20 July 2021 | Story Lacea Loader | Photo Rich Townsend (iStock)
Unequal cities: In the foreground is the Khayelitsha township in Cape Town with Table Mountain (Devil's Peak) in the distance.

Prof Ivan Turok, NRF Research Chair in City-Region Economies in the Department of Economics and Finance and the Centre for Development Support at the University of the Free State and Executive Director at the Human Sciences Research Council (HSRC), recently participated in a video report by the French media giant, Le Monde. The video is titled Why South Africa is the most unequal country in the world.
Prof Turok is well-published and is a renowned researcher in his field, which positions him perfectly to comment on the complicated city inequalities explored by Le Monde in Cape Town. 

The description of the video reads: “Thirty years after the end of apartheid, statistics point to inequalities that are still almost unique in the world. One striking element allows us to visualise them: the place of residence. While the majority of whites live near the city centre, or in well-to-do residential suburbs close to economic activity, blacks and coloureds live on the fringe. This is the crux of the inequalities that have persisted in the country for nearly 30 years”.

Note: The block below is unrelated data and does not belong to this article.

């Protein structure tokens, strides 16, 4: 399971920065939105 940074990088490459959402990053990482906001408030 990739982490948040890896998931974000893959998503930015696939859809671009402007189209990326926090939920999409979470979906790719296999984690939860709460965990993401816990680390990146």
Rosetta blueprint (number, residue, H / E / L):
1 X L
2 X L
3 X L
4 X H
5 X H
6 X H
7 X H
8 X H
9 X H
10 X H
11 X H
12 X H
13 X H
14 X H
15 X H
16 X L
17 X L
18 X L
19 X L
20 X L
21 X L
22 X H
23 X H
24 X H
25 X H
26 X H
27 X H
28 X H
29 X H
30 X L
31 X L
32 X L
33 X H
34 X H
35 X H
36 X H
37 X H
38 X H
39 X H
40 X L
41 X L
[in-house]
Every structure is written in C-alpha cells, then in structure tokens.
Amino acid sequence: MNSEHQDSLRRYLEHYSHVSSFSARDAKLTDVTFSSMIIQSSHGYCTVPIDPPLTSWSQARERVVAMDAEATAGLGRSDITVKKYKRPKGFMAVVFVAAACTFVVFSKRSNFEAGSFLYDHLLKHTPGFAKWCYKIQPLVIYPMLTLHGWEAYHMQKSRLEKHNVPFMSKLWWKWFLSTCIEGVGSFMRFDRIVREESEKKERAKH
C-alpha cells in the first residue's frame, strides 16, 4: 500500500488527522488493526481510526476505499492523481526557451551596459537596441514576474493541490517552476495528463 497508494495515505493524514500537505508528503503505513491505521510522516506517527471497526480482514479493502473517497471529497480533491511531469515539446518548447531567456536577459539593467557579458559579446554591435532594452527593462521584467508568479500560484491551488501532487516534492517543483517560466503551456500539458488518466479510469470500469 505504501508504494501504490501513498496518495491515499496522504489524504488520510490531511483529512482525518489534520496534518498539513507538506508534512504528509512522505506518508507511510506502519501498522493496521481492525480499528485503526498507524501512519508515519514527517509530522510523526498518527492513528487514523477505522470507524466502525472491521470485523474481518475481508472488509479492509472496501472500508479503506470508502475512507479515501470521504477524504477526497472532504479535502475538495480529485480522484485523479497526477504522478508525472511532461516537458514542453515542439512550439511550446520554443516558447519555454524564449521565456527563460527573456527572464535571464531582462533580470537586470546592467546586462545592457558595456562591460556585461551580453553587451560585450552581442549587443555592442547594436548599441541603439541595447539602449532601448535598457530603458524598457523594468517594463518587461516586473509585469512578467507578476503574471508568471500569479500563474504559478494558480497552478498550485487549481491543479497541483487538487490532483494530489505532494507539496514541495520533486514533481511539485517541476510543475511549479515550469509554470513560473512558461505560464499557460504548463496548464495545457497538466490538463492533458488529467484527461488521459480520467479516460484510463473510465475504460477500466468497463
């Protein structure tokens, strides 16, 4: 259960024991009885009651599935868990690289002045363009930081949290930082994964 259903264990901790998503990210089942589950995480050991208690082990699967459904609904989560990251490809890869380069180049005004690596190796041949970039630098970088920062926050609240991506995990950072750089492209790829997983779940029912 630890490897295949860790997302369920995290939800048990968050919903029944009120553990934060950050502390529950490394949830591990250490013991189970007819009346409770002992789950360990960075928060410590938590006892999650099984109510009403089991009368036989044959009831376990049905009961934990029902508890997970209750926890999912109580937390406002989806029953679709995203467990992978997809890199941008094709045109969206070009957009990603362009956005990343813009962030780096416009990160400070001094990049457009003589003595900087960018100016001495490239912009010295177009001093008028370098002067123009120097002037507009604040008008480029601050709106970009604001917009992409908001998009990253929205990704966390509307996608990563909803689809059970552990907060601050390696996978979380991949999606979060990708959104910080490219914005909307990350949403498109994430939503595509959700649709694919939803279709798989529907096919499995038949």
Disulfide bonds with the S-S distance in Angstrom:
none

The video is in French with English subtitles.

(Why South Africa is the most unequal country in the world.) 


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